Poem: The Yellow Leaves of Spring

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The Yellow Leaves of Spring

It is a strange kind of spring,
autumn leaves, the stragglers and survivors
that clung to the white-clad birches all winter,
have let loose, their yellow leaves a carpet
covering the April grass and its greening.

Typical of New England, there is no continuity of weather.
One day the sun warms your skin like a lover’s touch,
and next day is cold and snowy, cutting like betrayal.

It is a season of plague and quarantine,
a cruel joke, making us all prisoners of fear,
like birch leaves, hanging on, clinging
until the season changes.

I am not a worrier.
I was cured of worry, I believed, a decade and a half ago,
surviving more than I believed I could then,
nothing now seems as consequential.
but I worry now.

I worry for the children,
mine and the ones that surround me.
I worry for the doctors and nurses,
for the people who stock my stores at night,
for the myriad of people I know
who have built their livelihoods,
suddenly fragile, unexpected deaths to the plague.
I worry for the poor. I know too many of them
for them to be an abstraction. No care, no money,
what little life they have crumbles.
I worry about the loud ones, the deniers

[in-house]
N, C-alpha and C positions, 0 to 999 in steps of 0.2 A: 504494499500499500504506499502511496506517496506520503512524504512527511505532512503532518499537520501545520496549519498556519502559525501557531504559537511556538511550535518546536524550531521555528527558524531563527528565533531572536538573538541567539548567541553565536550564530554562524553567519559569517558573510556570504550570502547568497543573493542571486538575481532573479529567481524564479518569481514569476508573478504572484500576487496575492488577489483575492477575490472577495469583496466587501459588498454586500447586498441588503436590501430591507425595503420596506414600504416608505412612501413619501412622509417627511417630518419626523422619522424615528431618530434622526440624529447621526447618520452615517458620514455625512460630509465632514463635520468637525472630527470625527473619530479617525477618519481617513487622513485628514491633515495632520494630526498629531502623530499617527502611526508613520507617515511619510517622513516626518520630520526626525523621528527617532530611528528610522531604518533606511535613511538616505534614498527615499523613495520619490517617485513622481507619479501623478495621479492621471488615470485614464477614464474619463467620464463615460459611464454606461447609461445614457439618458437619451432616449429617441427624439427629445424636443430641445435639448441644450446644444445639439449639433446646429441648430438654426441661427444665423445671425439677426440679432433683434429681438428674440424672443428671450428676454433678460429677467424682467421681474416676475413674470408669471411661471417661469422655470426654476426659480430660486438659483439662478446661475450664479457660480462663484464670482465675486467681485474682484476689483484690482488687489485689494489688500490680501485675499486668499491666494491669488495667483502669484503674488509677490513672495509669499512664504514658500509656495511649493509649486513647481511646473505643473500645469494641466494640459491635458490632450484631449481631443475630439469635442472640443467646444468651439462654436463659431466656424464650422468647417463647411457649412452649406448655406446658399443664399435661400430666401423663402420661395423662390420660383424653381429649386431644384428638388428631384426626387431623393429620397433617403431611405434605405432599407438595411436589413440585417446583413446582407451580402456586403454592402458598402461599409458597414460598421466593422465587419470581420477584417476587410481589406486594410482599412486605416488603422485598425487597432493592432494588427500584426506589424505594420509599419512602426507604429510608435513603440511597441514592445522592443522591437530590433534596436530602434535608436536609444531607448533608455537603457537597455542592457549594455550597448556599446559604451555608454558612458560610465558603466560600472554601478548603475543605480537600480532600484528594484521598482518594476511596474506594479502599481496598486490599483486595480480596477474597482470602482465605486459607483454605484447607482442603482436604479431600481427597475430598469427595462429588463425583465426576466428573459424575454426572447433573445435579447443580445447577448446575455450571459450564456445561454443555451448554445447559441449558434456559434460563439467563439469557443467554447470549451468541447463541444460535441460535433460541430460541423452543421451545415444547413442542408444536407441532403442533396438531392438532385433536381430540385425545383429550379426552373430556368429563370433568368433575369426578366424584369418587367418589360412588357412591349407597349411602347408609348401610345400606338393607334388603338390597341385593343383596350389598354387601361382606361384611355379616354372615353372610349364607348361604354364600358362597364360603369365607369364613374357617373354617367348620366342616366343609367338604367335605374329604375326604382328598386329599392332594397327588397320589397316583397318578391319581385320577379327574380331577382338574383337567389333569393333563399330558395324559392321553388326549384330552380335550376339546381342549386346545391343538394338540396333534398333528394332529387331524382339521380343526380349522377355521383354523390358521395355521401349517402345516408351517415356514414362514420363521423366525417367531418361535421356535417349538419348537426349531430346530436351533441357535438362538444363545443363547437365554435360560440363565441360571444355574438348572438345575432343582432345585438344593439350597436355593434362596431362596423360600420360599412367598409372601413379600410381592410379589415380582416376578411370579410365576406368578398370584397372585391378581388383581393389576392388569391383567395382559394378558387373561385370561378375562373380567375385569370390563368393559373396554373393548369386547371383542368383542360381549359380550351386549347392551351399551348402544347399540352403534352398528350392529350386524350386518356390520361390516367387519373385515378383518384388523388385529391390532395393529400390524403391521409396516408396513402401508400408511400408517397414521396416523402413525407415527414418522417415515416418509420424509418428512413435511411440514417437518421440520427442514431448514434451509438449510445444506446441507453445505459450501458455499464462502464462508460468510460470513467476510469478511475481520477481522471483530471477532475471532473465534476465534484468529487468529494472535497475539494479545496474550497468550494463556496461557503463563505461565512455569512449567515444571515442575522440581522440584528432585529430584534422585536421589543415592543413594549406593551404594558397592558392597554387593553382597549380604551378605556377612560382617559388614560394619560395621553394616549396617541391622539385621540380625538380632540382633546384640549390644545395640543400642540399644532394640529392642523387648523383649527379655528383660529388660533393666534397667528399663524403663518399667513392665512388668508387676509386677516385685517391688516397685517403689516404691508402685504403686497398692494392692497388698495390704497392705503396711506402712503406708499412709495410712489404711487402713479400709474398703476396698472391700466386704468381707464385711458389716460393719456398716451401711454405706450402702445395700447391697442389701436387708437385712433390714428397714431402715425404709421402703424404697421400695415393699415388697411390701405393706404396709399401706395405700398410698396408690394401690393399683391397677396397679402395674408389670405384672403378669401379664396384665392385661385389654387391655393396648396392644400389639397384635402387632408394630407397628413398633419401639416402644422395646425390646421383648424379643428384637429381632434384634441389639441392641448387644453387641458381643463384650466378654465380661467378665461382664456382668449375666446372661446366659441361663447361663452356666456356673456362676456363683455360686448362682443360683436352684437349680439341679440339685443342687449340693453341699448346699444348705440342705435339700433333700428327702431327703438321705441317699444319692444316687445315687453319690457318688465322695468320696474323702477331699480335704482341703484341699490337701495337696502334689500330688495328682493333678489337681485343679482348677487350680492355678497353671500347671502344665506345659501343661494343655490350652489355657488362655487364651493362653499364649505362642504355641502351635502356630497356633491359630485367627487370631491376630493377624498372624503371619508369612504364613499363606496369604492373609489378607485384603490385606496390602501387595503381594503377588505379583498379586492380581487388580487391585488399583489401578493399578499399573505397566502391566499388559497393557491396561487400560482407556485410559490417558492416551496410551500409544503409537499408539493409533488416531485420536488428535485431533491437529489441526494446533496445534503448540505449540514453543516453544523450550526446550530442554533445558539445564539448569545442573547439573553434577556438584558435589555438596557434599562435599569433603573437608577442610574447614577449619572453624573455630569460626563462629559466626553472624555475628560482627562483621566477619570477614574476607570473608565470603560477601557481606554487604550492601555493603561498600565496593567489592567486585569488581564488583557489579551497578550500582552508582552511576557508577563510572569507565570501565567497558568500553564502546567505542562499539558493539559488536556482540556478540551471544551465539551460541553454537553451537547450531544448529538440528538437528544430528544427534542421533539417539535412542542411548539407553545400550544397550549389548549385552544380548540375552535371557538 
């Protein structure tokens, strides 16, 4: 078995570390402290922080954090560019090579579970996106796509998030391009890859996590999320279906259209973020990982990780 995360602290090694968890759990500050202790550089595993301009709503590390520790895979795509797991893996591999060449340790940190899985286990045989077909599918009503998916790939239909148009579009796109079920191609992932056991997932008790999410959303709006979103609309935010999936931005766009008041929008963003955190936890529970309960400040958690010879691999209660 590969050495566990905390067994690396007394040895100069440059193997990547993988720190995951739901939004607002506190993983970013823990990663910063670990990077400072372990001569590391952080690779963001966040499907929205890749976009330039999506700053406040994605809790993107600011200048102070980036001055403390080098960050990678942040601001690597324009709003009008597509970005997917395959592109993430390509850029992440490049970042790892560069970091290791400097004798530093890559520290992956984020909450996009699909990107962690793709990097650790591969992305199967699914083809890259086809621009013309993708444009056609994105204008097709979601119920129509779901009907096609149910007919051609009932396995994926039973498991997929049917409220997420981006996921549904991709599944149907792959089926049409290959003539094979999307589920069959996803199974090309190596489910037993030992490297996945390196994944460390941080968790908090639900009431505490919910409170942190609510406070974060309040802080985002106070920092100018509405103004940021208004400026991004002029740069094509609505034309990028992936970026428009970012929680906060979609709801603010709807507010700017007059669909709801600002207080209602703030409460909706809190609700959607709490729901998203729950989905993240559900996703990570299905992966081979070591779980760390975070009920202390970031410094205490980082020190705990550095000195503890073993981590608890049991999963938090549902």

and all they touch, proud carriers of disease.
What will become of them?
I worry for the elderly, huddled, too often
already victims of loneliness,
a new vulnerability suddenly added to the frailness of age.
I worry about…. the list is too long.
I pray, but the list is too long, too easy
to leave someone loved out,
until at last I cry out to God in a great groan
that says more than my words,
and I lean into him, knowing he knows,
more than I, the loss and fear and need
for comfort and strength beyond what I have.

I walk across the yellow leaves of spring.
Freshly stripped off the trees in yesterday’s rain,
they are supple and a thing of beauty.
But this will not last. In a few days they will dry
and turn brown, and fall to dust beneath my feet,
no longer survivors, but victims and all that is left to me
is prayer and the power to remember their beauty
and share it, long after they are gone.

 

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